I would strongly recommend that anyone else who lives in one of these fast track areas writes something similar to their responsible Commissioner. Please feel free to plagiarise my letter to your heart’s content and let’s see what happens……
Citywide Commissioning & Quality
Re: Transformation of services for people with autism/LD
In the national plan to modernise care ‘Building the Right Support’ it states that 6 ‘fast track’ areas drew up plans in Summer 2015 to shift money into community services in order to reduce their usage of inpatient provision by approximately 50% over the coming three years. I understand that Greater Manchester is one of these ‘fast track’ areas.
I would appreciate it if you could provide answers to the following questions:
- How many people from which Greater Manchester areas with autism and/or learning disabilities (LD) are currently placed in which out of area ATUs or similar institutional care facilities?
- How are Commissioners in Greater Manchester extending the offer of statutory and non-statutory advocacy to people with autism/LD who are leaving a hospital setting?
- I note from the NHSE ‘service model’ that recommendations have been made to ‘risk stratify’ each local population of people with LD and/or autism and would like to know how this risk stratification is to take place within each relevant area?
- How is this risk stratification co-ordinated with what is known from information available through EHC Plans?
- Please can you point me to the public web sites for the GM CCGs that give details of the Local Offers covering the expanded use of personal health budgets?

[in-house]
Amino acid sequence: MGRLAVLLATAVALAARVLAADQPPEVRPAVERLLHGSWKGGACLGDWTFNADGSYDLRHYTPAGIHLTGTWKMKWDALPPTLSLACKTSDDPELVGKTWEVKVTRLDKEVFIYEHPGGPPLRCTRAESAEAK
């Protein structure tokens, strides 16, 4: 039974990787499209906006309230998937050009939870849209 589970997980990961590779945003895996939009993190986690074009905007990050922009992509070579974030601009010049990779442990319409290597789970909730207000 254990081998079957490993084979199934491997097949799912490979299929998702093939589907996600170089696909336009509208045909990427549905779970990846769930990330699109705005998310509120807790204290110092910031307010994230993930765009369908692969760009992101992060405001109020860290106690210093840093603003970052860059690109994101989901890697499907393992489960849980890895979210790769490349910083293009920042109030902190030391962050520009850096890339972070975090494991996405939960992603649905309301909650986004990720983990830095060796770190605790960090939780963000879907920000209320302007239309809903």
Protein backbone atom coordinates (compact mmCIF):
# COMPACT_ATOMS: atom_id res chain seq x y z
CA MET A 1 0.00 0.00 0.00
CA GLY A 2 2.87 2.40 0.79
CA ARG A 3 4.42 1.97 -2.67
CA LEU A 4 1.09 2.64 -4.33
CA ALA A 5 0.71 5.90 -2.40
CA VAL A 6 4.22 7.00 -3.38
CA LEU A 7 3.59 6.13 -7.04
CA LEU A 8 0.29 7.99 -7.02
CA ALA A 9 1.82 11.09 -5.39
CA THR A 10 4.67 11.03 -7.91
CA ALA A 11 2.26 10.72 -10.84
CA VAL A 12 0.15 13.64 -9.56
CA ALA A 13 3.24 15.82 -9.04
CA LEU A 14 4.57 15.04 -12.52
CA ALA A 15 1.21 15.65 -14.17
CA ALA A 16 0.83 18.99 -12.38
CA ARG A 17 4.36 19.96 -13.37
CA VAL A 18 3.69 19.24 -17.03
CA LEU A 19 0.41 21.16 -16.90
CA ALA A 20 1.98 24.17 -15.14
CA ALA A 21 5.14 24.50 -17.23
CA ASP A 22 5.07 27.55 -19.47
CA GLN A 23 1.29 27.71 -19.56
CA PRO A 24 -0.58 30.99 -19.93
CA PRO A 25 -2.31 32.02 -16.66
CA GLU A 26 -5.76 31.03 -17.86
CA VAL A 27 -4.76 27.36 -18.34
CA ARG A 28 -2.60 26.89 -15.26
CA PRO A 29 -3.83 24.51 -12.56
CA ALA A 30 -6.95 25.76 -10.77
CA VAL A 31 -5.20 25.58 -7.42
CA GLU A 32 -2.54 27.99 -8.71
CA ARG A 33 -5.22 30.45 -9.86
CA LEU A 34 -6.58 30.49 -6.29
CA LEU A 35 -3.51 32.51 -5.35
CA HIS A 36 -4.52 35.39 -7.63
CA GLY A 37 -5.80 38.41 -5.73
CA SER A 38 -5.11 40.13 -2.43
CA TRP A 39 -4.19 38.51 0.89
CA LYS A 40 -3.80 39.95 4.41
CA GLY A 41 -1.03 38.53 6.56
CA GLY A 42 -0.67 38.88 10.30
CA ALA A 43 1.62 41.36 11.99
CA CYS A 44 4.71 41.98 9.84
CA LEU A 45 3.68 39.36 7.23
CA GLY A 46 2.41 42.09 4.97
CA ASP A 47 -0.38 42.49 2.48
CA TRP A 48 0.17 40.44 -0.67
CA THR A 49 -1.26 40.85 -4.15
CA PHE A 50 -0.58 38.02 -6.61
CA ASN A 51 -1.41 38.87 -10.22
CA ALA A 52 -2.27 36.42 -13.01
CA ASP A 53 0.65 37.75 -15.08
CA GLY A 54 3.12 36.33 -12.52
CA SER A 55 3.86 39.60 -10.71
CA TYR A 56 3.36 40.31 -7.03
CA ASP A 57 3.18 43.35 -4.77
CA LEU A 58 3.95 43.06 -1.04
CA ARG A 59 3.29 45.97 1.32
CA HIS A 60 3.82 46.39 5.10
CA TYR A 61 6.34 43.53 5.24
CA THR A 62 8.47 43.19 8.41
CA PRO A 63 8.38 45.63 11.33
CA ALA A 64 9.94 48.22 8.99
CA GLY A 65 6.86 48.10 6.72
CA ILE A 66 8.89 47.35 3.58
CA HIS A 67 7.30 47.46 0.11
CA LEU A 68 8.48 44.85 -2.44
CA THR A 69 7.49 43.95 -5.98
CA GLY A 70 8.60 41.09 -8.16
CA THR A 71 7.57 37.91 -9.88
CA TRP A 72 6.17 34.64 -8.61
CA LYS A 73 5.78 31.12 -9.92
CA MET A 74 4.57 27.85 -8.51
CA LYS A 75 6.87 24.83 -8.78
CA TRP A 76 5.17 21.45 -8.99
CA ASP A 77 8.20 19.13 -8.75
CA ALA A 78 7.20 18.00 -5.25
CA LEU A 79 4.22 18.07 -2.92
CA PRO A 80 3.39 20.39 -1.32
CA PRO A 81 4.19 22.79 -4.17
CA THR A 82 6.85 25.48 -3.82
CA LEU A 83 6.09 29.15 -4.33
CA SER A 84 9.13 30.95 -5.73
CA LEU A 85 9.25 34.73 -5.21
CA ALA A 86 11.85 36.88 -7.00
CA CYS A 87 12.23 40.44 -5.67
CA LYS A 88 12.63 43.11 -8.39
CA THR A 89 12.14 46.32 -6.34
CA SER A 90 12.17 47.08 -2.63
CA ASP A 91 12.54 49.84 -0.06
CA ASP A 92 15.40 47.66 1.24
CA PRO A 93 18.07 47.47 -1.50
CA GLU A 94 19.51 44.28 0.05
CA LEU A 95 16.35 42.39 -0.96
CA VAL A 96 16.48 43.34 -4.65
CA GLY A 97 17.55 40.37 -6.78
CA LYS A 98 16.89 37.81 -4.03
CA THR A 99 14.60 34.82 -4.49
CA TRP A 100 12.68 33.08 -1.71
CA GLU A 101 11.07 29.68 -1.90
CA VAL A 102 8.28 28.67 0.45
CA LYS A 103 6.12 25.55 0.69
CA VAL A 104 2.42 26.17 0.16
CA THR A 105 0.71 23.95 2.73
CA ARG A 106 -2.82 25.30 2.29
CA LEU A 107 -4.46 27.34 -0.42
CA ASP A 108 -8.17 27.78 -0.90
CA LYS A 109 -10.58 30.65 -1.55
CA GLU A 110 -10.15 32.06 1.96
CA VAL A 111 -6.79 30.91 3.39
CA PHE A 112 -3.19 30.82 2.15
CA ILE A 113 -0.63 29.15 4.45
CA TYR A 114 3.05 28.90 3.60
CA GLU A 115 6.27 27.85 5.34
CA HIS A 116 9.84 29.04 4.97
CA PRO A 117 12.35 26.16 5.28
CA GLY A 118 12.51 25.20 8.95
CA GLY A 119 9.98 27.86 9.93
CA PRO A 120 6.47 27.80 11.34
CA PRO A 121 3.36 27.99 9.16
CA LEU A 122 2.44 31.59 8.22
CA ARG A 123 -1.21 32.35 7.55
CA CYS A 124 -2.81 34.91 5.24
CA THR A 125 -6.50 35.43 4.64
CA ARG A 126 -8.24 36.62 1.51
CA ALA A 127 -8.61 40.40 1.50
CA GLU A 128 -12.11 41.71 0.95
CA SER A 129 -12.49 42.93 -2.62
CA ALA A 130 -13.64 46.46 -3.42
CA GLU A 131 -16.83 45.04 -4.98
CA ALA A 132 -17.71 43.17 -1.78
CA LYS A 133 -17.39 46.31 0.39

- Who are the local ‘care and support navigators’ for Oldham and Tameside?
- How are the needs of people with LD/autism being planned into housing strategies that enable people to live as independently as possible rather than in institutionalised settings?
- I understand that there are to be six local crisis beds and an in-reach/outreach team providing safe, short, intensive support when needed. Where will these beds be located and what will be the nature of the intensive support?
- I also understand that as part of the Greater Manchester Public Sector Reform Programme, there will be a formal evaluation assessing the impact of the improvement plan over 18 months. What will be the success criteria for this evaluation and who will undertake it?
I look forward to hearing from you shortly.
I got this response by email on 12.4.16:
‘I will share with my LD and PHB leads and look to draft a response back to you very shortly.’
As I was getting to the end of drafting this blogpost, the Labour candidate who is standing in the upcoming local election in May called at our door. So there I am on a Saturday morning standing in my dressing gown, holding the dog, complete with bedhead, giving the candidate chapter and verse on people with autism and LD trapped in ATUs and asking her what she will be doing to ensure the Greater Manchester-wide plans are properly implemented locally.
That interaction reminded me that I have the shadow Minister for Disabled People as my MP. I think it’s time I paid her a visit.....